Although Cockermouth lies just outside the north-west boundary of the Lake District National Park and is not as well known as some other Lake District landmark towns, it is nevertheless well worth visiting.
In fact, this delightful town could almost be classified as a ‘hidden gem’.
Wordsworth House & Garden
The most famous people associated with Cockermouth are William Wordsworth and his sister Dorothy who were born in the town and lived much of their young lives there. Wordsworth House and Garden have been restored as a living museum and are open to the public. Life in the 1770s is authentically recreated with costumed servants carrying out their household chores. Children love joining in the activities.
Pay a visit to the Cockermouth TIC in Market Street to pick up a visitor’s map and Town Guide to make the most of your visit.
The town owes its name and existence to its position at the confluence of the rivers Cocker and Derwent. The resultant fast flowing river was bridged at this point by the Romans and a settlement grew up. The Normans built the castle but the major development occurred in the 13th century when the town was granted charters to hold markets.
Markets are now mainly held on weekends in the Market Place and take the form of Continental and Craft Markets. In olden days public houses were allowed to be open all day on market days and Cockermouth still has an enormous number of attractive old pubs and hotels even though licensing laws now allow opening all day whether there are markets or not!
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Jennings Brewery Tours in Cockermouth is a popular tourist attraction. The old Castle Brewery is beautifully located beneath the walls of the castle and is a major employer in the town. Although now part of the Marston’s PLC it continues to brew its own real ales by the time honoured method.
Cockermouth’s history as a market town and a centre for spinning, weaving and cloth making has left the town with evidence of its industrial past. At one time the fast flowing river powered over 40 mills (wool, linen, and cotton), hat factories, tanneries, and smaller concerns making chairs, churns, mangle rollers, nails, farm machinery, etc.
At the end of Harris Park, there is a small youth hostel sited in a 16th century mill on a bend in the River Cocker's approach to the town.
Much of the centre of the town is of medieval origin substantially rebuilt in Georgian style with early Victorian infill. Cockermouth is famous for its Georgian architecture and many of the facades are now painted in colourful washes.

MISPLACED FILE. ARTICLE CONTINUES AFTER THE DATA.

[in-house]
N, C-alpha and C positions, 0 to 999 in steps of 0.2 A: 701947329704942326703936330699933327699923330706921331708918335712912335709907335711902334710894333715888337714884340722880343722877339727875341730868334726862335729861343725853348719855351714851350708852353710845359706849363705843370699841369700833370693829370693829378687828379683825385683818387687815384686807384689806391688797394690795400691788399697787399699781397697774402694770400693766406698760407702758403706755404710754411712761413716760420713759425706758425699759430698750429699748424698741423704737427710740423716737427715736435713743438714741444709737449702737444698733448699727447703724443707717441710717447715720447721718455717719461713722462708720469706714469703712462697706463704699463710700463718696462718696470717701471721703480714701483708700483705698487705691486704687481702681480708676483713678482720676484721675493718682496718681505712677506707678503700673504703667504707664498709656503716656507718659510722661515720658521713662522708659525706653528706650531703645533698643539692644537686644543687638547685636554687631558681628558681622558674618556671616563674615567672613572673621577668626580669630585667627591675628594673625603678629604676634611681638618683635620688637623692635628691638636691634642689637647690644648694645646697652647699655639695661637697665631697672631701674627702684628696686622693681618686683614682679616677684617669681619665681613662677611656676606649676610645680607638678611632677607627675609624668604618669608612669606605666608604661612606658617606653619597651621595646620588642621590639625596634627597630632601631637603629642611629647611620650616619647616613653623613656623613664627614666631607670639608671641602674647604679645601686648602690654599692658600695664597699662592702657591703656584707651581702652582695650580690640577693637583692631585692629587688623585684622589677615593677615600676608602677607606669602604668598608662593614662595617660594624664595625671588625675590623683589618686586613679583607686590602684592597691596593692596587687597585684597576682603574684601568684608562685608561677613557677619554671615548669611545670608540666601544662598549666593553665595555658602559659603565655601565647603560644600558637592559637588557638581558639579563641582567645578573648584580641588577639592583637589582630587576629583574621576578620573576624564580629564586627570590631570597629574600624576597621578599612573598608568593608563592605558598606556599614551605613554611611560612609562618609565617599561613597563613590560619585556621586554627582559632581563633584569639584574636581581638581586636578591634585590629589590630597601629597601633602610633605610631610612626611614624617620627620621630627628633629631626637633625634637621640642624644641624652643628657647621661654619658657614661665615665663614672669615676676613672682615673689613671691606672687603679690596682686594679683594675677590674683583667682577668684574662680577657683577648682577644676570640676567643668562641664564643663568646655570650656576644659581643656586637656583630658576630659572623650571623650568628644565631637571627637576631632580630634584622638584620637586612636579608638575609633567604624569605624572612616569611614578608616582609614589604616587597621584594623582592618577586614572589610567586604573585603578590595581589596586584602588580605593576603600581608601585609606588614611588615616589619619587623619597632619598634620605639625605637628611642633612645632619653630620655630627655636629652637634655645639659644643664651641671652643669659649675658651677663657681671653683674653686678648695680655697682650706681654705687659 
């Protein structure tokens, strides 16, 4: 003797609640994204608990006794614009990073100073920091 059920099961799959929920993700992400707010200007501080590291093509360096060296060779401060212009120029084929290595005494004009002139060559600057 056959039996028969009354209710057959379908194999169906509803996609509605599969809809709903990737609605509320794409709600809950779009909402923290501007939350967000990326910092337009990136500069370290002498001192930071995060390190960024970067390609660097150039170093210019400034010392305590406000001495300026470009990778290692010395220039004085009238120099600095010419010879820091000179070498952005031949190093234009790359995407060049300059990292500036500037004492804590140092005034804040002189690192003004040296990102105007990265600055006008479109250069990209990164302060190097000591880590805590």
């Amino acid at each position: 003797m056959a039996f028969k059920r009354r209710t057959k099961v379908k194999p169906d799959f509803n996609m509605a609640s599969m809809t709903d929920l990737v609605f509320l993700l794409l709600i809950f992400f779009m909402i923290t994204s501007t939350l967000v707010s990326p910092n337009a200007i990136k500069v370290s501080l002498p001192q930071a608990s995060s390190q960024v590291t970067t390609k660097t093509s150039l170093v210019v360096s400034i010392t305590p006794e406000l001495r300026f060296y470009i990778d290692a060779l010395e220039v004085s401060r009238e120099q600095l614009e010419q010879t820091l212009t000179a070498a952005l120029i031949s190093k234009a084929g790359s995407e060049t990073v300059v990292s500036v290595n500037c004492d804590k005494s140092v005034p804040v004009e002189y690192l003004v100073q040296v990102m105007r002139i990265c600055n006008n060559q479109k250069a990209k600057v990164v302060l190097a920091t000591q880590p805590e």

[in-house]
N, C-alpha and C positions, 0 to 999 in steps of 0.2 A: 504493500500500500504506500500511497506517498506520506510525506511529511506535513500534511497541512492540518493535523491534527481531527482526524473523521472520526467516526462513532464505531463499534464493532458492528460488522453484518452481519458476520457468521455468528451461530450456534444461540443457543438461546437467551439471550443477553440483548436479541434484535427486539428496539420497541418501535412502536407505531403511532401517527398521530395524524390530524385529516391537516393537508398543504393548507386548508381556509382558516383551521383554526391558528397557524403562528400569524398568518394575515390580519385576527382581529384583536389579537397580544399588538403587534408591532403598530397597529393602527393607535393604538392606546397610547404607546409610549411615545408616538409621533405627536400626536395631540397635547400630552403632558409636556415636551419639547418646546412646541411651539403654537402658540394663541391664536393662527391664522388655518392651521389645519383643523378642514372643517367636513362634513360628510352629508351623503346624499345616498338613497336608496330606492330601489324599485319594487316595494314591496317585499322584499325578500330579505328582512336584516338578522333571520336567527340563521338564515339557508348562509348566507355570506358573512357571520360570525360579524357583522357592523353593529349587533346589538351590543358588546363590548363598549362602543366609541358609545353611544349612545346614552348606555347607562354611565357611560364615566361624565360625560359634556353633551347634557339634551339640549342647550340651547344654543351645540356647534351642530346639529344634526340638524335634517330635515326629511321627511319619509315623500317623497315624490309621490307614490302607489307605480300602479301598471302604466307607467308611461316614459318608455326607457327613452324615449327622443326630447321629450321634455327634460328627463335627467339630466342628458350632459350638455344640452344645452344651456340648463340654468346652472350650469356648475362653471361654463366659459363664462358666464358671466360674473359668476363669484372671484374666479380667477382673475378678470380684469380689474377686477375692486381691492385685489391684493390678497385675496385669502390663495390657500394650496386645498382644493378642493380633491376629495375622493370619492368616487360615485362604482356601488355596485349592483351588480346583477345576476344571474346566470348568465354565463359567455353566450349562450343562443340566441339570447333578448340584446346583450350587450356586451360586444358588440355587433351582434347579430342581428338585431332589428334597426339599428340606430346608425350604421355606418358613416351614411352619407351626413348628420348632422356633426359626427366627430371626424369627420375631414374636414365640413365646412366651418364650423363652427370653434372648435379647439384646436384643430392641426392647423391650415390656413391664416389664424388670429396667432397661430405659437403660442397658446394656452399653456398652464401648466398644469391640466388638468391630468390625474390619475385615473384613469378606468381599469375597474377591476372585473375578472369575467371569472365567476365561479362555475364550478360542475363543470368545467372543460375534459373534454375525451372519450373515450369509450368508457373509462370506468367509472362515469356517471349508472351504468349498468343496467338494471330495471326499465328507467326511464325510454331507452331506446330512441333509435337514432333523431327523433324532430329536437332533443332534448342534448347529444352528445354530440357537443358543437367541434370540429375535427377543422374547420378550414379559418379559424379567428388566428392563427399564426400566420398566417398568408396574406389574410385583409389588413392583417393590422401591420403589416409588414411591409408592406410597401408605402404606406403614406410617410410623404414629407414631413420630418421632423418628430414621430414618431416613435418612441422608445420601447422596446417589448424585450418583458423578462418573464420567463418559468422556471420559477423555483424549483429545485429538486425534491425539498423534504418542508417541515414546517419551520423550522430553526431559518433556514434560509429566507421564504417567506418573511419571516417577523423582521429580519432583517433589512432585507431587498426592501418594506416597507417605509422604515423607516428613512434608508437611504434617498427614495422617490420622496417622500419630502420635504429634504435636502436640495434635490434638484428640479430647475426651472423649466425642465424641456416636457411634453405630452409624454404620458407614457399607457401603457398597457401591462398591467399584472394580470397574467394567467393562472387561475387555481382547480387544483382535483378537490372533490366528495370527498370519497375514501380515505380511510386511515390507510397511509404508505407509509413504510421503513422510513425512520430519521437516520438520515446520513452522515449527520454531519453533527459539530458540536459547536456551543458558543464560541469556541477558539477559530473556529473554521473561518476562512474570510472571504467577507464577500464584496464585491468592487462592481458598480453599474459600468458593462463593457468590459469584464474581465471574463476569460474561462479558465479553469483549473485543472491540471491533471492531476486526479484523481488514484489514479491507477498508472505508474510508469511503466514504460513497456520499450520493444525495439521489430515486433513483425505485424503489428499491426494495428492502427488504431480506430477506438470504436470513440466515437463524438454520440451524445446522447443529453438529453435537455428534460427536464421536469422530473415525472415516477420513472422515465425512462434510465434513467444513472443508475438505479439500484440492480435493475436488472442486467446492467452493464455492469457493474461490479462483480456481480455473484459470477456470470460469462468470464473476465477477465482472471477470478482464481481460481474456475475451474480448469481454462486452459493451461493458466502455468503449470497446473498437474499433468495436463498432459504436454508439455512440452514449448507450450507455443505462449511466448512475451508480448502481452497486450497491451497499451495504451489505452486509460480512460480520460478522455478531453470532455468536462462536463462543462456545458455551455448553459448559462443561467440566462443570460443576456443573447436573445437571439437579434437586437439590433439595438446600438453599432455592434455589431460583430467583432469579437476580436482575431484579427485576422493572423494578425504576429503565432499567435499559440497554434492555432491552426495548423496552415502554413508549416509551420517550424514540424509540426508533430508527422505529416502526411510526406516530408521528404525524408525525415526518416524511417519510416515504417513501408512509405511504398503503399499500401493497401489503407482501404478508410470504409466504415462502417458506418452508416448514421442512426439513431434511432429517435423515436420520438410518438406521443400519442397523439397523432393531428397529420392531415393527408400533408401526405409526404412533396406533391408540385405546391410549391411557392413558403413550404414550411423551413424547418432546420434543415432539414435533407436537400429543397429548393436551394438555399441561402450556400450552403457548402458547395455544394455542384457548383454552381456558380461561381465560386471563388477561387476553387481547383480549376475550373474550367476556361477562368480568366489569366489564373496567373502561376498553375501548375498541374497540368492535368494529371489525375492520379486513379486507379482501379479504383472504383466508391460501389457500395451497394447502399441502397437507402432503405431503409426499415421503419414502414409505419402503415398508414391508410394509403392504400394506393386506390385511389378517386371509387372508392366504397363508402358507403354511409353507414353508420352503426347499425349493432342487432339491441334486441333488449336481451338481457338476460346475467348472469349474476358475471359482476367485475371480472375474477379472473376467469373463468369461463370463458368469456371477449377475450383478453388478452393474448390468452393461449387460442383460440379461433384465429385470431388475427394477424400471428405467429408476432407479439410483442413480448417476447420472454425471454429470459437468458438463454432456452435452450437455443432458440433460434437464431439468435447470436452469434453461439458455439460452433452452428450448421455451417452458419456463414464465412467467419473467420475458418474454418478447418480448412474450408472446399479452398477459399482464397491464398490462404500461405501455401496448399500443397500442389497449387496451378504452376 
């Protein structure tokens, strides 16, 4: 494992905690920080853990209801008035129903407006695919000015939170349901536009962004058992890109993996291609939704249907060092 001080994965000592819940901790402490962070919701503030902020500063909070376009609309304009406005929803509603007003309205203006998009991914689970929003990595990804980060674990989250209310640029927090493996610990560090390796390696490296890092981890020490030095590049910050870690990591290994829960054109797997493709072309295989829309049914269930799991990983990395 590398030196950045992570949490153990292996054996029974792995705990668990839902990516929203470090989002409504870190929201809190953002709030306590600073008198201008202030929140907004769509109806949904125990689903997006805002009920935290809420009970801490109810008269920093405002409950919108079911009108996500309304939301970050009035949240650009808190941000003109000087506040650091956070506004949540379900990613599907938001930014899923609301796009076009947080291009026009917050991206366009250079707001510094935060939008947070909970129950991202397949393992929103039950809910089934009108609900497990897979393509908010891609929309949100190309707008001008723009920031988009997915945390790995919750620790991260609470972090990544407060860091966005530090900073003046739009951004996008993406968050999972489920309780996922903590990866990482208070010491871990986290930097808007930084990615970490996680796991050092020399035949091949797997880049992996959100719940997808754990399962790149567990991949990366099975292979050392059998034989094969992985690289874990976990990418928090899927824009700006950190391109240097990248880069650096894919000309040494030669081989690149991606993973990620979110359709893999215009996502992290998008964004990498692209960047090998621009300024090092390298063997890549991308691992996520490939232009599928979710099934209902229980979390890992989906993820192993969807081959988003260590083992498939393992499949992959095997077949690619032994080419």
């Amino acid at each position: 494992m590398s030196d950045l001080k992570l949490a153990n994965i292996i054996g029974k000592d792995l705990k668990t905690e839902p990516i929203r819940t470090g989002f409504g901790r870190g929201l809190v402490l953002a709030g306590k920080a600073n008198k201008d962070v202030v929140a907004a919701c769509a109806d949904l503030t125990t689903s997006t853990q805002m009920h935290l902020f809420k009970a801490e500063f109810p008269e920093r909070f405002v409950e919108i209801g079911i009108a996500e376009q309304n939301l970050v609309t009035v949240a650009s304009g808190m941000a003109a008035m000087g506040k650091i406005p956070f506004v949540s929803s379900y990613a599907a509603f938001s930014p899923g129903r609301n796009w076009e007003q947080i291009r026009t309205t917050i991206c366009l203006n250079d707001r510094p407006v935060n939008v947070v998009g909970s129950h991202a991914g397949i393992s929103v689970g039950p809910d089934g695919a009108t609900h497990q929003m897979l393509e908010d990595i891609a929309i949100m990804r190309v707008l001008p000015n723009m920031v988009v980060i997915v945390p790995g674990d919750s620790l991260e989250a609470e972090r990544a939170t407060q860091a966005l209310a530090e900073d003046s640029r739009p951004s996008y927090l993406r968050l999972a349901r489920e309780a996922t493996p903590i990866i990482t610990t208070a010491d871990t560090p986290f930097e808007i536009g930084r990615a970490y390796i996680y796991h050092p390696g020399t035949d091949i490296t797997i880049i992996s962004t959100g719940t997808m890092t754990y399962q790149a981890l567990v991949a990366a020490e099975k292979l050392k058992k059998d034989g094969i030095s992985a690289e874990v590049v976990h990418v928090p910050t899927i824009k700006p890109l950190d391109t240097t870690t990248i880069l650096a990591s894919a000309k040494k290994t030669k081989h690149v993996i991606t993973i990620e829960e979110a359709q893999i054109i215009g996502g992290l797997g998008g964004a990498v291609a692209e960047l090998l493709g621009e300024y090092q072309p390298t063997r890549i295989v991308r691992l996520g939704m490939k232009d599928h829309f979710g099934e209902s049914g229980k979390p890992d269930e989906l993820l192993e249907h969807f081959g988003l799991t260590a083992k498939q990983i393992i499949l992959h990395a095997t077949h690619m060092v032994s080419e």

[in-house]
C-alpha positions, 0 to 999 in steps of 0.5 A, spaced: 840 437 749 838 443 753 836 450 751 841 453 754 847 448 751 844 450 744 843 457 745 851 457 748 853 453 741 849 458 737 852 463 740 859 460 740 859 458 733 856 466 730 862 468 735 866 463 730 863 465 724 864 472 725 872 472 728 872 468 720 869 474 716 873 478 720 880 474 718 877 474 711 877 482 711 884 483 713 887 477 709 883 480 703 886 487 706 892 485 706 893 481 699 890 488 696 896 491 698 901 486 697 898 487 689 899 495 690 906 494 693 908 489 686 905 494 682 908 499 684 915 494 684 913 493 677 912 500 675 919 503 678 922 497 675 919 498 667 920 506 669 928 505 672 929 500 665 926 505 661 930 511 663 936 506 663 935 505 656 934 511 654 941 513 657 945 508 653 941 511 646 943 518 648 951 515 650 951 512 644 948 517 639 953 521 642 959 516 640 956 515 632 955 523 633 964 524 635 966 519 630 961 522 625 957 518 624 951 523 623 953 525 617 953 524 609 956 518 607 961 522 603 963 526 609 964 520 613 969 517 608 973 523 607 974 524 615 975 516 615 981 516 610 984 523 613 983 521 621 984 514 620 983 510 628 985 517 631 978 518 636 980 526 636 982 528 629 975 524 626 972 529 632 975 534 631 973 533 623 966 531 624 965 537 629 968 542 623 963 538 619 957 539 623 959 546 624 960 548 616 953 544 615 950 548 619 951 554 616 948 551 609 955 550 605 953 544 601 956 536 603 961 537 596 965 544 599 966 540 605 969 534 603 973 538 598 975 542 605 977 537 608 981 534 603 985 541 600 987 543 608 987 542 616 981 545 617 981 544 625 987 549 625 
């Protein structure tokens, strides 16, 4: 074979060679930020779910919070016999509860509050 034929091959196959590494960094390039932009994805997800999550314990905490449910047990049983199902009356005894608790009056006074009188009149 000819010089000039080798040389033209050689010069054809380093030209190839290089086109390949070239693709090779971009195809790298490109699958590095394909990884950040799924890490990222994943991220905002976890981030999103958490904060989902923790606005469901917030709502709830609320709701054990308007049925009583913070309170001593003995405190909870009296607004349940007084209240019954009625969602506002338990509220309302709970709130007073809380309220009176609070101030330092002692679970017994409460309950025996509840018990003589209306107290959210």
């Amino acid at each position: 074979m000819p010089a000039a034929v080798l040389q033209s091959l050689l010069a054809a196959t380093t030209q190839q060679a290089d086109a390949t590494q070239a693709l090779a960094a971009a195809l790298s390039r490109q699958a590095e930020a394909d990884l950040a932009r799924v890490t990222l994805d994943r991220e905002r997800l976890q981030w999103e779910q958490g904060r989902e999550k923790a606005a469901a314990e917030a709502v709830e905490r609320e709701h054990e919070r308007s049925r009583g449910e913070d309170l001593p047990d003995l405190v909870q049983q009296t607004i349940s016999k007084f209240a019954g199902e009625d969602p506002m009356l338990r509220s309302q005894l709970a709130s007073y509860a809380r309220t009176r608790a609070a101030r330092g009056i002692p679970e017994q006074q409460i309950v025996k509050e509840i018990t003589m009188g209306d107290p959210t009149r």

The tree lined Kirkgate offers examples of unspoilt classical late 17th and 18th century terraced housing, cobbled paving and twisty curving lanes which run steeply down to the River Cocker. A number of the buildings are of traditional stone construction with thick walls and green Skiddaw slate roofs.
Many of the facades lining the streets are frontages for historic housing in alleyways and lanes (often maintaining medieval street patterns) to the rear. An example of this may be observed through the alleyway adjacent to the house of hardware merchant J B Banks and Son in Market Place. Here 18th-century dye workers' cottages line one side of the lane and the former works faces them across the narrow cobbled lane. Examples of Georgian residences may be found near the beautifully restored 13th century Market Place, St. Helens Street, at the bottom of Castlegate Drive and Kirkgate.
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Market Place is focus of North West Morris Dancing
The Market Place is the focus of historical and cultural events run by volunteers from The Kirkgate Centre. During the summer months the local Belfagan Women's Morris perform North West Morris Dancing in the Market Place and other venues around the area. They wear traditional wooden clogs, brightly woven woollen skirts and jackets, and use garlands, sticks and hankies in their various dances.
Check out the Belfagan Women' Morris performance diary at Web: Belfagan Morris
The Kirkgate Centre is just off the Market Place and only 2 minutes walk from the centre of town. The theatre is multi-purpose being used for live theatre, musical concerts and cinema. As well there is space for exhibitions and historical displays.
Delightful walks and cycleways
There are delightful walks beside the rivers and a cycleway along the old Cockrmouth, Keswick & Penrith railway track bed giving views of the town and river. The main cemetery on the Lorton Road is something of a walker's garden, featuring streams, humped stone bridges and views of the nearby fells.
There are many shops selling locally produced goods as well as restaurants and of course, Real Ale pubs. The tourist can easily spend a day or even longer in this fascinating little town; Cockermouth is situated a few minutes travelling distance from lakes such as Ennerdale, Crummock Water, Loweswater and Bassingthwaite.
Contact & Further Information
- By Car
This is the recommended method for visiting Cockermouth. The nearest motorway is the M6 junction 40 at Penrith, which is 30 miles (48 km) away via the A66.
Go to Web: Parking in Cockermouth Website
- By Rail
Nearest railway stations are at Maryport on the Cumbrian Coast Line, and Penrith and Carlisle on the West Coast main line.
- By Coach
A coach service runs daily from Victoria London to Workington and Whitehaven calling at Milton Keynes, Wigan, Preston, Lancaster and Kendal and Cockermouth. The trip takes 9 hours.
A second service runs from Birmingham Digbeth via Wigan, Preston, Lancaster and Kendal to Cockermouth, then on to Workington and Whitehaven (approx 6 hrs).
- By Bus
Local bus services connect Cockermouth to Workington, Penrith and Carlisle, operated by Stagecoach North West.
Google Maps - Cockermouth